EdSurge asked me to offer reflections and predictions for 2017. The following appeared in EdSurge, December 27, 2017.
As someone who has taught high school history, led a school district, and researched the history of school reform including the use of new technologies in classrooms over the past half-century, except for one event noted below, I found little that startled me in 2017. For digital tools in classrooms, it was the same o’ same o’.
Sure, I am an oldster and have seen a lot of school reform both successes and failures but I am neither a pessimist nor a nay-sayer about public schools. I am a tempered idealist who is cautiously optimistic about what U.S. public schools have done and still can do for children, the community, and the nation. Both the idealism and optimism—keep in mind the adjectives I used to modify the nouns—have a lot to do with what I have learned over the decades about school reform especially when it comes to technology. So for 2017, I offer no lessons that will shock but ones distilled from my experience.
When it comes to student use of classroom technologies, talk and action are both important. Differentiating between the two is crucial.
Anyone interested in improving schooling through digital tools has to distinguish between media surges of hyped news about, say, personalized learning transforming schools and virtual reality devices in classrooms from actual policies that are adopted (e.g., standards, testing, and accountability, buying 1:1).
Then one has to further distinguish between the hyperbole and adopted policies and programs before determining what teachers actually do in their classroom lessons. The process is the same as parsing hyped ads from the unwrapped product in your hand.
These distinctions are crucial in making sense of what teachers do once the classroom door closes.
Access to digital tools is not the same as what happens in daily classroom activities.
District purchases of hardware and software continue to go up. In 1984, there were 125 students for each computer; now the ratio is around 3:1 and in many places 1:1. Nothing startling here—the trend line in buying stuff began to go up in the early years of this century and that trend continues. Because this nearly ubiquitous access to new technologies has spread across urban, suburban, exurban, and rural school districts, too many pundits and promoters leap to the conclusion that all teachers integrate these digital tools into daily practice seamlessly. While surely the use of devices and software has gained full entry into classrooms, anyone who regularly visits classrooms sees the wild variation in lessons among teachers using digital technologies.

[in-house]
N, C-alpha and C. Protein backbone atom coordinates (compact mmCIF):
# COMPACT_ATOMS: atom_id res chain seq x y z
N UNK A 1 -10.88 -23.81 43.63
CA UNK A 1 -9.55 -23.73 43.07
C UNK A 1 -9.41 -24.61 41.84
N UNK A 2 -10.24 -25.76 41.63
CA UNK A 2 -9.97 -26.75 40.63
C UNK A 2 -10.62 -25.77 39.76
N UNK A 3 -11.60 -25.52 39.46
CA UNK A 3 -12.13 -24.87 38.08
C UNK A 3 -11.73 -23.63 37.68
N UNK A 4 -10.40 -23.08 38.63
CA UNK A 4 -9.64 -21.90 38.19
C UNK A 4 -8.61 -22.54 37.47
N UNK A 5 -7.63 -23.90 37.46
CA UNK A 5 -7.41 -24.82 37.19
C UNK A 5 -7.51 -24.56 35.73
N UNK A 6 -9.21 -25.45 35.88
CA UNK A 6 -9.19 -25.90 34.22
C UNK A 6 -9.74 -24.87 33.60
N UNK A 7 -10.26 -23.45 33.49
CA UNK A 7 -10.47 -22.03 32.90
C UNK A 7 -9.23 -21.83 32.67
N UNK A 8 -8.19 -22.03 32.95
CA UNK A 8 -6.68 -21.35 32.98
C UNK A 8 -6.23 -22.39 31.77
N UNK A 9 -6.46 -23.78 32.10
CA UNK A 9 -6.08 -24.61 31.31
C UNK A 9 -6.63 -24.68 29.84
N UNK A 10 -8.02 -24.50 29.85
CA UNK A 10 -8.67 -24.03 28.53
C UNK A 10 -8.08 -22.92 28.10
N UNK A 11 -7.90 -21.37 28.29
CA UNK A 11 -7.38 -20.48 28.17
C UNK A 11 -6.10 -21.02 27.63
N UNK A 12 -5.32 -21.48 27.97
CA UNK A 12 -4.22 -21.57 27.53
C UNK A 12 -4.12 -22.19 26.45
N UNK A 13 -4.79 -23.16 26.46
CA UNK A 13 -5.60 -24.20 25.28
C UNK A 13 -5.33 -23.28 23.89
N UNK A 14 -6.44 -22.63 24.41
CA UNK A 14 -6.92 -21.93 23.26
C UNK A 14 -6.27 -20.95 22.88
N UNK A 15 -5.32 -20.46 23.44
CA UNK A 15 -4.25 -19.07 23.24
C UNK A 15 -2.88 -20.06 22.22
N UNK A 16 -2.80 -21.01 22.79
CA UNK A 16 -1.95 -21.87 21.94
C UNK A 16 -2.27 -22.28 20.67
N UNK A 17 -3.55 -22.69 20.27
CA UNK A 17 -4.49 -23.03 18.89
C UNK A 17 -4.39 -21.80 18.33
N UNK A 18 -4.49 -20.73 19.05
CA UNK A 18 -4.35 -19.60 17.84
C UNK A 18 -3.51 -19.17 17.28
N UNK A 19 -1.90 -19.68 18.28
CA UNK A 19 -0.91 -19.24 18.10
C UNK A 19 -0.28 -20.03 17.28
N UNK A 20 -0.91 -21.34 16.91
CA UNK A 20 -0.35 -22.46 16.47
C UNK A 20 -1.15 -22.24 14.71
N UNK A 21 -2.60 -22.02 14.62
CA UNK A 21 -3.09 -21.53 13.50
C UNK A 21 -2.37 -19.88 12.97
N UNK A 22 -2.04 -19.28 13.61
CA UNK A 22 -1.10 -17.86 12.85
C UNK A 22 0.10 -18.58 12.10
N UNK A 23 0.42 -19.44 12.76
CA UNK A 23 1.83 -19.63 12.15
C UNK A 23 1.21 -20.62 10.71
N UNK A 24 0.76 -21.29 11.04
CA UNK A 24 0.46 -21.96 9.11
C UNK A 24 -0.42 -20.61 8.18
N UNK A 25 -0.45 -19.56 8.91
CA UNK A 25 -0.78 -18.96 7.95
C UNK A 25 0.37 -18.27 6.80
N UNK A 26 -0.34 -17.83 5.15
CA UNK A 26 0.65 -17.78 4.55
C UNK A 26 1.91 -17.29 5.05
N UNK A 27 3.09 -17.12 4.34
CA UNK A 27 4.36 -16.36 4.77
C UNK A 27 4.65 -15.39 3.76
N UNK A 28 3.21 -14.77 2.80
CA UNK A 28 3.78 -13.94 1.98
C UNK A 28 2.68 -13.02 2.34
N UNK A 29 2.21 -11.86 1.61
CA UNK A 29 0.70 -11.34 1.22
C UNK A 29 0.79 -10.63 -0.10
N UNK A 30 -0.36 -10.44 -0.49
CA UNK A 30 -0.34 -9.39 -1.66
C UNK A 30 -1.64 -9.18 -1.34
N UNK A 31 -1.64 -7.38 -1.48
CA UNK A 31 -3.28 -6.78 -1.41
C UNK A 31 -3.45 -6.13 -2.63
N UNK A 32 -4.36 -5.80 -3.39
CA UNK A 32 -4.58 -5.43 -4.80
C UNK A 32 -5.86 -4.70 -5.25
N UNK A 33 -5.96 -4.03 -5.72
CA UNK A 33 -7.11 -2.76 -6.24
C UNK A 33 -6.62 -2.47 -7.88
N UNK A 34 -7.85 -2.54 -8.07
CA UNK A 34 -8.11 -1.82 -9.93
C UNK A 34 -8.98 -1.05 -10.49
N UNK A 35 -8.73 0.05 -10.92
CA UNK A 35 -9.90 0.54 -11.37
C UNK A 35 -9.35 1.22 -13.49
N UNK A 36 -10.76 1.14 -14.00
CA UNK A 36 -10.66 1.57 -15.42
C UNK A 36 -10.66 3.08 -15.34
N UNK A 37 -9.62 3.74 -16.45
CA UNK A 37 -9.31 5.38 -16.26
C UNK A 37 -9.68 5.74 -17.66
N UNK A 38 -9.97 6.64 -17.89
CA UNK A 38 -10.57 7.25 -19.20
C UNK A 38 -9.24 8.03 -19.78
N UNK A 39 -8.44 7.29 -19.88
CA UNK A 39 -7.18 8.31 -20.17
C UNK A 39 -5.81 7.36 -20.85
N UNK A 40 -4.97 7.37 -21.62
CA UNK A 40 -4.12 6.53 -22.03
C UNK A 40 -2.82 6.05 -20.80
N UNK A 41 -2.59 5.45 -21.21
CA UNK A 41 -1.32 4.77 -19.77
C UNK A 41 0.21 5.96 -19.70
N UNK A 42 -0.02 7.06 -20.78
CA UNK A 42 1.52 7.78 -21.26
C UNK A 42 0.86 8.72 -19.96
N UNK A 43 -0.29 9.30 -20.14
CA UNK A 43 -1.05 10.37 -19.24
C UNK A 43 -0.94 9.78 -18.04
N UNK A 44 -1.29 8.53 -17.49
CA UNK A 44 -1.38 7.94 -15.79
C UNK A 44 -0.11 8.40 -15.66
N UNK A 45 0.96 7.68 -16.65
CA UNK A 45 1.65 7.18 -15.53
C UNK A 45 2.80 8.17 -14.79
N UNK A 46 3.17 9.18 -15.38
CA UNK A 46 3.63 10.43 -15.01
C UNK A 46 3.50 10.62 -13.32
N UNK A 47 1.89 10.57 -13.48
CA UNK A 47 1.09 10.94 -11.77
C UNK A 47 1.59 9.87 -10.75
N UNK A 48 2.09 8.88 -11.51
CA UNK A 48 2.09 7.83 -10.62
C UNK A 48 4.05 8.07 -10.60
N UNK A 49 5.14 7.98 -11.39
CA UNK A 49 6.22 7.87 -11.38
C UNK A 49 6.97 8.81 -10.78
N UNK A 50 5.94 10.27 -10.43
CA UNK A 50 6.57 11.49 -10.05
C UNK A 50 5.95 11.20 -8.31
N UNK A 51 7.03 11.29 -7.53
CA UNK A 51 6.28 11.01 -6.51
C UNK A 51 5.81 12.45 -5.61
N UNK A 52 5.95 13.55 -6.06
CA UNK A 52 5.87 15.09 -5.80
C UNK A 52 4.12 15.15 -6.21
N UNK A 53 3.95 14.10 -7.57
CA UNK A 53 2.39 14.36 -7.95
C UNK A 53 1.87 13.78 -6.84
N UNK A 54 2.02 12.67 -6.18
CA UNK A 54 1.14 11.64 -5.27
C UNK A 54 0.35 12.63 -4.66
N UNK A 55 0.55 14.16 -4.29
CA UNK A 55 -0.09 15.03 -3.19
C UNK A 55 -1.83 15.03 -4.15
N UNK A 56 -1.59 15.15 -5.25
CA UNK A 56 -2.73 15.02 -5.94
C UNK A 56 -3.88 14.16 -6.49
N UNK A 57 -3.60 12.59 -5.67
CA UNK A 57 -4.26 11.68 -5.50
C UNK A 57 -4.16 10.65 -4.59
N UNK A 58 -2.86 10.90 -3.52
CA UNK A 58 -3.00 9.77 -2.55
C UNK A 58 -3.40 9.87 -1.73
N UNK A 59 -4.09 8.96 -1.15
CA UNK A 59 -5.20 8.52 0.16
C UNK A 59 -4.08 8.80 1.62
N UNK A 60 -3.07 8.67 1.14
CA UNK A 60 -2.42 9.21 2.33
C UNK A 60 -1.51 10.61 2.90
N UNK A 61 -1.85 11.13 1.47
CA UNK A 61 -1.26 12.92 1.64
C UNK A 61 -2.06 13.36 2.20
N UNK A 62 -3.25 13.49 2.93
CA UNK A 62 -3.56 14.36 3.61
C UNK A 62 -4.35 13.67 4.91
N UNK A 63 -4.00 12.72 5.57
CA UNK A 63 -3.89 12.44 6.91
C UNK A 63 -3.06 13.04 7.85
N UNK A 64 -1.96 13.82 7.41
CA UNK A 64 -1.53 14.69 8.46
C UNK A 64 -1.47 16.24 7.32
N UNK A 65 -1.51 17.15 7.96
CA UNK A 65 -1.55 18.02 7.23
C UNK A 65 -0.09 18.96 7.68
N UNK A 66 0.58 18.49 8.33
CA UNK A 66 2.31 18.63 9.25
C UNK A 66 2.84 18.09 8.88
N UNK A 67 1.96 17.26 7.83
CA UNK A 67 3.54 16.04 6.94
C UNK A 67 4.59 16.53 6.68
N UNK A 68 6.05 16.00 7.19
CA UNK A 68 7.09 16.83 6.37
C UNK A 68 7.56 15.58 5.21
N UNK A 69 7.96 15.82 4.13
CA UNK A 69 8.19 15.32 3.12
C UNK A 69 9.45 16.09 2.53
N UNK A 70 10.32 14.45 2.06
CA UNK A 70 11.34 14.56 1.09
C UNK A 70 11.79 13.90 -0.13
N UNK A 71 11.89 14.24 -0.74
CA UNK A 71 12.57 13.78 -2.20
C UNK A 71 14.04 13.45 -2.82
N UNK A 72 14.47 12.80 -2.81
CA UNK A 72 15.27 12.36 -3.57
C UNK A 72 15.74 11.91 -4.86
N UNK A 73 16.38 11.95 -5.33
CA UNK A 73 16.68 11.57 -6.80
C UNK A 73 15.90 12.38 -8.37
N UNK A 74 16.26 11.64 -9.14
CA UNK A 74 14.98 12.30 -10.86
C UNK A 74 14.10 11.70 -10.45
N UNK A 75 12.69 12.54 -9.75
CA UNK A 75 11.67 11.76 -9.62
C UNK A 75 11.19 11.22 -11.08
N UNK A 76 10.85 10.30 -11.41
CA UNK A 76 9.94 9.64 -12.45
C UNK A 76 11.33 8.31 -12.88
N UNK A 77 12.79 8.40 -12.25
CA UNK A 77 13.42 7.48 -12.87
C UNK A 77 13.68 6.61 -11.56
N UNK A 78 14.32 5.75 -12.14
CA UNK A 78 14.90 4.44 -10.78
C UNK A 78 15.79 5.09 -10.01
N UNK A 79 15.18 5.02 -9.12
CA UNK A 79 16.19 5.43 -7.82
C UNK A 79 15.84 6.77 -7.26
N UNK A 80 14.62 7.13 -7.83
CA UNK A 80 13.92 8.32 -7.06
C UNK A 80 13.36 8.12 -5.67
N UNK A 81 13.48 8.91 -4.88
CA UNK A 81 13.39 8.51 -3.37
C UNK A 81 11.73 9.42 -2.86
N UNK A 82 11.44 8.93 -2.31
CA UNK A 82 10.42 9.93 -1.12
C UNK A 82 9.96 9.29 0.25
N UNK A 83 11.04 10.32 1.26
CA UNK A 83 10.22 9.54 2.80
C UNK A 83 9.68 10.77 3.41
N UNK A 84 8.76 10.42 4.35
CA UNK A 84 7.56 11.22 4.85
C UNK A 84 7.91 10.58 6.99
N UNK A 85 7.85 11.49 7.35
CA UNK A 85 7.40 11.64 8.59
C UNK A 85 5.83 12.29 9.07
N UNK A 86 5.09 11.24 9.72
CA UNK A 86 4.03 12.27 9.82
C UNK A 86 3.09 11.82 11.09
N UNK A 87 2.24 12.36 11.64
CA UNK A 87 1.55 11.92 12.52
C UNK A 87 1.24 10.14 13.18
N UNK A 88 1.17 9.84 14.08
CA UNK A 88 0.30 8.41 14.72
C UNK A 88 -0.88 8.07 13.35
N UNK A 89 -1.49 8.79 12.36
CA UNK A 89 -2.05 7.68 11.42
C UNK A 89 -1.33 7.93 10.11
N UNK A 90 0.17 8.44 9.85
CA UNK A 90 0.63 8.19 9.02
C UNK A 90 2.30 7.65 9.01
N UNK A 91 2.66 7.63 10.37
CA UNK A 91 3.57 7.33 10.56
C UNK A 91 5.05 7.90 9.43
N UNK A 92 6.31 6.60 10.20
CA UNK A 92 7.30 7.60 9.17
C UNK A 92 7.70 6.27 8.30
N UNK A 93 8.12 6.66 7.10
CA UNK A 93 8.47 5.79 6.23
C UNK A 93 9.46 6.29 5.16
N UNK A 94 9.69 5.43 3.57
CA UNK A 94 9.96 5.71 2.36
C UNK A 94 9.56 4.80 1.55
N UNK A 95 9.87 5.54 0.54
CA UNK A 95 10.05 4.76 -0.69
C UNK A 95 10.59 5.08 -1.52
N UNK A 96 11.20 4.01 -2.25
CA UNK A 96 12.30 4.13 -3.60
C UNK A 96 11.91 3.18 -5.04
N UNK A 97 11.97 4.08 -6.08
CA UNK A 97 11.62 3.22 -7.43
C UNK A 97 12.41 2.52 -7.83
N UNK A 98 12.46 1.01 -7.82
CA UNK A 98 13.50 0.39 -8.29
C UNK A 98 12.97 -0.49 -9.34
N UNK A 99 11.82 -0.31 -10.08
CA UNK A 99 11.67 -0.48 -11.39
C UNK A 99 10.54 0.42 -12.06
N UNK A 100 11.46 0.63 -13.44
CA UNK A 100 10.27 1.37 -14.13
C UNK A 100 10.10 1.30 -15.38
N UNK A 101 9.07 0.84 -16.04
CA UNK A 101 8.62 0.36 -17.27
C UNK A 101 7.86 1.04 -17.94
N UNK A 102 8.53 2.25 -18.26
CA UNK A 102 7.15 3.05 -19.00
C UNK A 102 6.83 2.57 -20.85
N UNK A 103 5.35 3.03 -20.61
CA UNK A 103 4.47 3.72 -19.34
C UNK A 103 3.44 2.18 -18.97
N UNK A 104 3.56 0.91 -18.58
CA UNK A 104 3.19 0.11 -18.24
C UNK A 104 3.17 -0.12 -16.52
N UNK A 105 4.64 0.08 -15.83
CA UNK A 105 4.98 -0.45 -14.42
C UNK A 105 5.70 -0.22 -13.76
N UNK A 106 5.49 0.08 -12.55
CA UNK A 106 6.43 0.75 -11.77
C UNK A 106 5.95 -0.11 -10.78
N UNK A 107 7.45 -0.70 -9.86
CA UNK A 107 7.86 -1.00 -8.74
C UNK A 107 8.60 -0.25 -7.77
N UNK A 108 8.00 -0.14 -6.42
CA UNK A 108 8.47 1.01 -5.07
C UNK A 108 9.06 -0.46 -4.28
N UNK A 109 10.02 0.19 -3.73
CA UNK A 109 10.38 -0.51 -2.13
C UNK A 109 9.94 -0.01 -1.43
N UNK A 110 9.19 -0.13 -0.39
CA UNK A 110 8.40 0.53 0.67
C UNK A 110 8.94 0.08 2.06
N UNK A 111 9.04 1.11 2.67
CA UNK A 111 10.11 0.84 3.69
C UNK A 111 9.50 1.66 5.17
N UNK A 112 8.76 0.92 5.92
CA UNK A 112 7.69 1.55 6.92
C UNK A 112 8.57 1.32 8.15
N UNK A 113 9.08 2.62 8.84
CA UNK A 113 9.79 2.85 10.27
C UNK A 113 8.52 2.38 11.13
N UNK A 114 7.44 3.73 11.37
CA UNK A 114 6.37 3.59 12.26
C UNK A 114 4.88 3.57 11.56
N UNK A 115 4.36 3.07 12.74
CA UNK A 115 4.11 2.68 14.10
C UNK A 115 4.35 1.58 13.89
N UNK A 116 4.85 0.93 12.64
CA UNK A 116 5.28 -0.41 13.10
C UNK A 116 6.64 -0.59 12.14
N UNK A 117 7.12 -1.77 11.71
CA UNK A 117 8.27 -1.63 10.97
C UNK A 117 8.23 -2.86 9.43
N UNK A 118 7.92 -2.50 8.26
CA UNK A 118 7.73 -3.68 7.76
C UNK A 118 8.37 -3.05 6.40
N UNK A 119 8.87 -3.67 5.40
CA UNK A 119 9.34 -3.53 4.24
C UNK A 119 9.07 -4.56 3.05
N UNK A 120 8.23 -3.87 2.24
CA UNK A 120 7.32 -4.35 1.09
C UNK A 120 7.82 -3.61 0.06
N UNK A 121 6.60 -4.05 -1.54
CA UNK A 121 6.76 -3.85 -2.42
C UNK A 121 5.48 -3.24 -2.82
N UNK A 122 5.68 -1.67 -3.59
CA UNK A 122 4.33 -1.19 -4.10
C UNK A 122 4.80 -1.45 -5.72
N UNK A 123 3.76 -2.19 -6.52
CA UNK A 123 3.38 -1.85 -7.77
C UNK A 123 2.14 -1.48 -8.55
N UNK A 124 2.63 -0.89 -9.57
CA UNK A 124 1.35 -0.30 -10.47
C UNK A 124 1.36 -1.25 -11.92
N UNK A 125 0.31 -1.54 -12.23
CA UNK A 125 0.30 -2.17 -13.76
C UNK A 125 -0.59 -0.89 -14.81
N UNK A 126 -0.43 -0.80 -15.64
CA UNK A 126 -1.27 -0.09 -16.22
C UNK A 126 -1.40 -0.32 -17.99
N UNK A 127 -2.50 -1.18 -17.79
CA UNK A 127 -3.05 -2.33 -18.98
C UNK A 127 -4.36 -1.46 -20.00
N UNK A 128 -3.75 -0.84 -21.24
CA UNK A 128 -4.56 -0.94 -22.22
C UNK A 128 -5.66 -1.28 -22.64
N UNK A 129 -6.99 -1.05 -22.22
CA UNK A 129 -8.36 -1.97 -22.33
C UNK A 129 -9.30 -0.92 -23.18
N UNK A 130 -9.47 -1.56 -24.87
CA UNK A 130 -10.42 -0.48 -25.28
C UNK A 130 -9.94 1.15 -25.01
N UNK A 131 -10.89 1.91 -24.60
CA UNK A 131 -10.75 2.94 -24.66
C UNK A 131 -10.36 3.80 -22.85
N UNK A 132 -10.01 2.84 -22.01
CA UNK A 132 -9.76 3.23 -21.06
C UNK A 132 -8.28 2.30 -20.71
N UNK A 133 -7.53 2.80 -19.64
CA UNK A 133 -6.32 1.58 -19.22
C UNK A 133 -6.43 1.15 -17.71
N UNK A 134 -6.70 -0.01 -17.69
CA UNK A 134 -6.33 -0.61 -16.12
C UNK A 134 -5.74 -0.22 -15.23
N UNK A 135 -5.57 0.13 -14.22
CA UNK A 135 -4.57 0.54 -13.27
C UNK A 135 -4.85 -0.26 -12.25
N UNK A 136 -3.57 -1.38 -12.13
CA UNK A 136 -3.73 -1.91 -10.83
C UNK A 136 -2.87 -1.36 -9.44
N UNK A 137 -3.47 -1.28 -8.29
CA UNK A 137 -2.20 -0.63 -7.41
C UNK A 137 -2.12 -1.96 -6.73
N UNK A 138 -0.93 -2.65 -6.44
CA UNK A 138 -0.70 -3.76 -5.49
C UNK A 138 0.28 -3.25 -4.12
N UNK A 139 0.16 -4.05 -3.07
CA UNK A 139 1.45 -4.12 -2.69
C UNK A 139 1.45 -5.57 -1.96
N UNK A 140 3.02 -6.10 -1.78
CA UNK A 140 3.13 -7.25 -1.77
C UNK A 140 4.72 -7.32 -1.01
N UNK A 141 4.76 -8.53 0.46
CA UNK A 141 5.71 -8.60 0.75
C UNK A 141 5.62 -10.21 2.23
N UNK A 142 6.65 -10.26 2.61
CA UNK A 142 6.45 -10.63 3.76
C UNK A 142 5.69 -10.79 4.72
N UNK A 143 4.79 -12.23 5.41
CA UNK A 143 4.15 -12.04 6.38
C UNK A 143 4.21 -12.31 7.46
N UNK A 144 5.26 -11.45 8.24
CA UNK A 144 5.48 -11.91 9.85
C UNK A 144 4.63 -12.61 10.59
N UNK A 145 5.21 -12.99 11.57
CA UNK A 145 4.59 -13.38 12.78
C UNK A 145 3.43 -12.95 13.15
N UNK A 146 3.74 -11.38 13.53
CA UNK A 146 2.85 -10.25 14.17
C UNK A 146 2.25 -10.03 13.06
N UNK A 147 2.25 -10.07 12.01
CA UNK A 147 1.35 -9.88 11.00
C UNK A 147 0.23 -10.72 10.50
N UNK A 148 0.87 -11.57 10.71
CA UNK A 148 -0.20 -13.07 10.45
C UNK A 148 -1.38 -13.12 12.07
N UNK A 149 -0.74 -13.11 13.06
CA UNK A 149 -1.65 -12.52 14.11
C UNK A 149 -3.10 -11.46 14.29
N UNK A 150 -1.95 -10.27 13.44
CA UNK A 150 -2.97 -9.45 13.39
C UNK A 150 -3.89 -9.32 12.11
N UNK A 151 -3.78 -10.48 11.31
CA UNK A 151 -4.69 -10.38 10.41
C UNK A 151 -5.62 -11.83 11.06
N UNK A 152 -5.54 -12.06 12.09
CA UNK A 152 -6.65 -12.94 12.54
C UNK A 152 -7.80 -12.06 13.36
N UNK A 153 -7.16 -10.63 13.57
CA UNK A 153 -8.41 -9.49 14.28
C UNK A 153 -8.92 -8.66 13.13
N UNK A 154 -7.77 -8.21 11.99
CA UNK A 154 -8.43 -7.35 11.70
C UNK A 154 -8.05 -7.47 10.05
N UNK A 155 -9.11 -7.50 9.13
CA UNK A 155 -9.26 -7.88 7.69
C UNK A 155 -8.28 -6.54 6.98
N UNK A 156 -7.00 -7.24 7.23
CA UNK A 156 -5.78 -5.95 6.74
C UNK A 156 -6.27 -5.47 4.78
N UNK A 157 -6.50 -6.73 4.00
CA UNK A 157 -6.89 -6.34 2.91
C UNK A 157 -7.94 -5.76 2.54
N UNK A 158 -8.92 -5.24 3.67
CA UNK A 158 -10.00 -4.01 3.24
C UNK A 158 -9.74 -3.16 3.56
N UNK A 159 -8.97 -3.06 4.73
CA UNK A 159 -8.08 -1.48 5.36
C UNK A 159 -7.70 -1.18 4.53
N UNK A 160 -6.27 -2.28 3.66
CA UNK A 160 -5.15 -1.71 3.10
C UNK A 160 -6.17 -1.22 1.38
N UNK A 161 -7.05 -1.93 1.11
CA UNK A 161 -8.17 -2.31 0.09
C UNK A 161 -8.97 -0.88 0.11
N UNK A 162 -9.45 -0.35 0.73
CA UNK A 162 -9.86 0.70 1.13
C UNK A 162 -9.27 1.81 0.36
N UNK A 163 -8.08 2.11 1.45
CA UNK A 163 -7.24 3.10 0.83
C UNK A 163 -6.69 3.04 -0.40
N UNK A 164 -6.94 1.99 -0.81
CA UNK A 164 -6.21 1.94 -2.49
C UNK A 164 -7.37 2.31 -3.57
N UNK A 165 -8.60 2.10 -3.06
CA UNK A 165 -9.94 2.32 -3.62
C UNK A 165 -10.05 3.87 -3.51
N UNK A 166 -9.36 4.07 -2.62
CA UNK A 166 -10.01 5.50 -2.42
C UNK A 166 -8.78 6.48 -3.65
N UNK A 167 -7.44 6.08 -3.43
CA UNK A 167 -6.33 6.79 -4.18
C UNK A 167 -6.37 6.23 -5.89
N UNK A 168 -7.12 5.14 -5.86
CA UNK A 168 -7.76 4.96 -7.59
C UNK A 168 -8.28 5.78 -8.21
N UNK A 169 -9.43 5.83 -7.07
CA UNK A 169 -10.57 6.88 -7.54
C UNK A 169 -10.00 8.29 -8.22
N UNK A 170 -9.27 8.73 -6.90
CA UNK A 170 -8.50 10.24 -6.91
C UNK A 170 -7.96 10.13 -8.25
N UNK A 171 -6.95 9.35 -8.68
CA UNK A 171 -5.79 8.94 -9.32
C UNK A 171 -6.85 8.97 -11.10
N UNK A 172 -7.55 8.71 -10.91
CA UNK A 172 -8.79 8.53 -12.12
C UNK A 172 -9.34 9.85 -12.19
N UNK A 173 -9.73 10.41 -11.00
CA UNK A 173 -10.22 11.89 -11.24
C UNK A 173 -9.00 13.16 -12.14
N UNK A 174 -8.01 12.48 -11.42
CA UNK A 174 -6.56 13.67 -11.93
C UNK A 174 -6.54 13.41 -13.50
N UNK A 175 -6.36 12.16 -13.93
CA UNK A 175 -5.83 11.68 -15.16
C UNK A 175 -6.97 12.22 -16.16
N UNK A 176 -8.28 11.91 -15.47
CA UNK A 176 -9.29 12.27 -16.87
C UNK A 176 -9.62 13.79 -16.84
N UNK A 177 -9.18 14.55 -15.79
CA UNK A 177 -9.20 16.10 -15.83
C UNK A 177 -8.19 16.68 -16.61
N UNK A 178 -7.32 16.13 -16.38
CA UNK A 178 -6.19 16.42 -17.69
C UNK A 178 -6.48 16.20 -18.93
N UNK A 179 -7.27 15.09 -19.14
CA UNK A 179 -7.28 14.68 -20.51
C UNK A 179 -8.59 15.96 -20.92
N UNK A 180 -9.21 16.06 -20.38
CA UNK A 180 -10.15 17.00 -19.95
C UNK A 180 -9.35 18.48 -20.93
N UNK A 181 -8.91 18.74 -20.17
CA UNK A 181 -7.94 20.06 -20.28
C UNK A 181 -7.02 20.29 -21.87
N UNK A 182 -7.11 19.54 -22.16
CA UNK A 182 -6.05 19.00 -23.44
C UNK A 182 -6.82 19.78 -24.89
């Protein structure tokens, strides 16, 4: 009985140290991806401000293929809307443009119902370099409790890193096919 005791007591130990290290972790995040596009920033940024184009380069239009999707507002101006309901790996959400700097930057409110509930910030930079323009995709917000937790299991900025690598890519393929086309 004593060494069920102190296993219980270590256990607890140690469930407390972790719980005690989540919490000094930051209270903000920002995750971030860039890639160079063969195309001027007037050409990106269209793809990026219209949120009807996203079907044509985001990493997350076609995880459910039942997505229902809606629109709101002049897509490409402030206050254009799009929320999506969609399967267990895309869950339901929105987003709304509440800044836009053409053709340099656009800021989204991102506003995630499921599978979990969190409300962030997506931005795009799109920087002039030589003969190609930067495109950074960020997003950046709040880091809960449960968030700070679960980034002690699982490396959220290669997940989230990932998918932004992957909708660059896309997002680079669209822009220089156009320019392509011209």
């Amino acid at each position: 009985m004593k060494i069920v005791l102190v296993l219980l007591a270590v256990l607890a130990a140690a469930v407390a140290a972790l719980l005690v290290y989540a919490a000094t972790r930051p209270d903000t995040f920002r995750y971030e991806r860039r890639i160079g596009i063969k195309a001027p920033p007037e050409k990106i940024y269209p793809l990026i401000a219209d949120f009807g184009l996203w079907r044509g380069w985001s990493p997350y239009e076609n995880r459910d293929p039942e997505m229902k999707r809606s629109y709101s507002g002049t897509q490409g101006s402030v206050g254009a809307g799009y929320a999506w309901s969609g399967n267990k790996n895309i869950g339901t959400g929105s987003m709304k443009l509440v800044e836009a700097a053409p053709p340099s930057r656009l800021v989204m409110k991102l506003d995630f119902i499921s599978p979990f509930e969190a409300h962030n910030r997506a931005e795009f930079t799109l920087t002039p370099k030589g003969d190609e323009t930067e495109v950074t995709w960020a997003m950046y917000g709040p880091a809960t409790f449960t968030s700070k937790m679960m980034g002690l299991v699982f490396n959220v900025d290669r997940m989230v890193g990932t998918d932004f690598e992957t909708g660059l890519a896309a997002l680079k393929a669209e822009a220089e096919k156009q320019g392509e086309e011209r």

Yes, teachers have surely incorporated digital tools into daily practice but—there is always a “but”—even those who have thoroughly integrated new technologies into their lessons reveal both change and stability in their teaching.
In 2016, I visited 41 elementary and secondary teachers in Silicon Valley who had a reputation for integrating technology into their daily lessons.
They were hard working, sharp teachers who used digital tools as familiarly as paper and pencil. Devices and software were in the background, not foreground. The lessons they taught were expertly arranged with a variety of student activities. These teachers had, indeed, made changes in creating playlists for students, pursuing problem-based units, and organizing the administrative tasks of teaching.
But I saw no fundamental or startling changes in the usual flow of lessons—setting goals, designing varied activities and groupings, eliciting student participation, assessing student understanding— that differed from earlier generations of experienced teachers. The lessons I observed were teacher-directed and post-observation interviews revealed continuity in how teachers have taught for decades. Again, stability and change in teaching with digital tools.
Oh yes, there was one event that did startle me. That was the election of Donald Trump as President. I do not believe that his tenure in the White House or that of his Secretary of Education will alter the nation’s direction in schooling–my first prediction. Every Student Succeeds Act (2016) shifts policymaking from federal to state offices. Sure, there is much talk in D.C. about more choice, charters, and vouchers but much of it remains talk. Little change in what schools do or what happens in classrooms will occur.
What is disturbing is the President’s disregard for being informed, making judgments based on whim, tweeting racist statements, and telling lies (Politifact has documented 325 Trump statements that it judges mostly or entirely false) . These Presidential actions in less than a year have already shaped a popular culture where “fake news,” “truthful hyperbole,” and “post-truth” are often used phrases.
Indirectly, the election of Donald Trump—and here is my second prediction—will spark a renaissance in districts and schools working on critical thinking skills and teachers and students parsing mainstream and social media for accuracy. Maybe the next generation will respect facts, think more logically, be clearer thinkers, and more intellectually curious than our current President.